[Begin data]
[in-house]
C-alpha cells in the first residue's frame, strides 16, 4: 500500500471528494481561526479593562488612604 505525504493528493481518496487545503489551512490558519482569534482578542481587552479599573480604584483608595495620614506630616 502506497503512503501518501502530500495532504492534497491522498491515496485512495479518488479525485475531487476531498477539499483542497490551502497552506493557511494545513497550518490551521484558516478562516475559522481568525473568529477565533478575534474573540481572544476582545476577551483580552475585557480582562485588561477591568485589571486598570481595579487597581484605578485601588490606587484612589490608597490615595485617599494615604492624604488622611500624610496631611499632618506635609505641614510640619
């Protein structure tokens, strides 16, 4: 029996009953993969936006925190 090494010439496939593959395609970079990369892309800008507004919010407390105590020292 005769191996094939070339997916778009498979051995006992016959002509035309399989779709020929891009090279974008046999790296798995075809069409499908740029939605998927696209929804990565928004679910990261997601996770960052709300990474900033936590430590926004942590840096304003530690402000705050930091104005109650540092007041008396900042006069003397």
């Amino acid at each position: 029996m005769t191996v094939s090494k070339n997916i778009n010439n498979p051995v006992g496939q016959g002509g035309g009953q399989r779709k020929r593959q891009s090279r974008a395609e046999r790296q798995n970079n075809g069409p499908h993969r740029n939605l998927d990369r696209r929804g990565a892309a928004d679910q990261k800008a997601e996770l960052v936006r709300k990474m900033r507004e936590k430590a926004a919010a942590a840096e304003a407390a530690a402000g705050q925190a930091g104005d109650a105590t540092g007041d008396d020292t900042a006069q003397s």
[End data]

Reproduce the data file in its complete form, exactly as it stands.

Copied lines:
[in-house]
C-alpha cells in the first residue's frame, strides 16, 4: 500500500471528494481561526479593562488612604 505525504493528493481518496487545503489551512490558519482569534482578542481587552479599573480604584483608595495620614506630616 502506497503512503501518501502530500495532504492534497491522498491515496485512495479518488479525485475531487476531498477539499483542497490551502497552506493557511494545513497550518490551521484558516478562516475559522481568525473568529477565533478575534474573540481572544476582545476577551483580552475585557480582562485588561477591568485589571486598570481595579487597581484605578485601588490606587484612589490608597490615595485617599494615604492624604488622611500624610496631611499632618506635609505641614510640619
């Protein structure tokens, strides 16, 4: 029996009953993969936006925190 090494010439496939593959395609970079990369892309800008507004919010407390105590020292 005769191996094939070339997916778009498979051995006992016959002509035309399989779709020929891009090279974008046999790296798995075809069409499908740029939605998927696209929804990565928004679910990261997601996770960052709300990474900033936590430590926004942590840096304003530690402000705050930091104005109650540092007041008396900042006069003397």
């Amino acid at each position: 029996m005769t191996v094939s090494k070339n997916i778009n010439n498979p051995v006992g496939q016959g002509g035309g009953q399989r779709k020929r593959q891009s090279r974008a395609e046999r790296q798995n970079n075809g069409p499908h993969r740029n939605l998927d990369r696209r929804g990565a892309a928004d679910q990261k800008a997601e996770l960052v936006r709300k990474m900033r507004e936590k430590a926004a919010a942590a840096e304003a407390a530690a402000g705050q925190a930091g104005d109650a105590t540092g007041d008396d020292t900042a006069q003397s």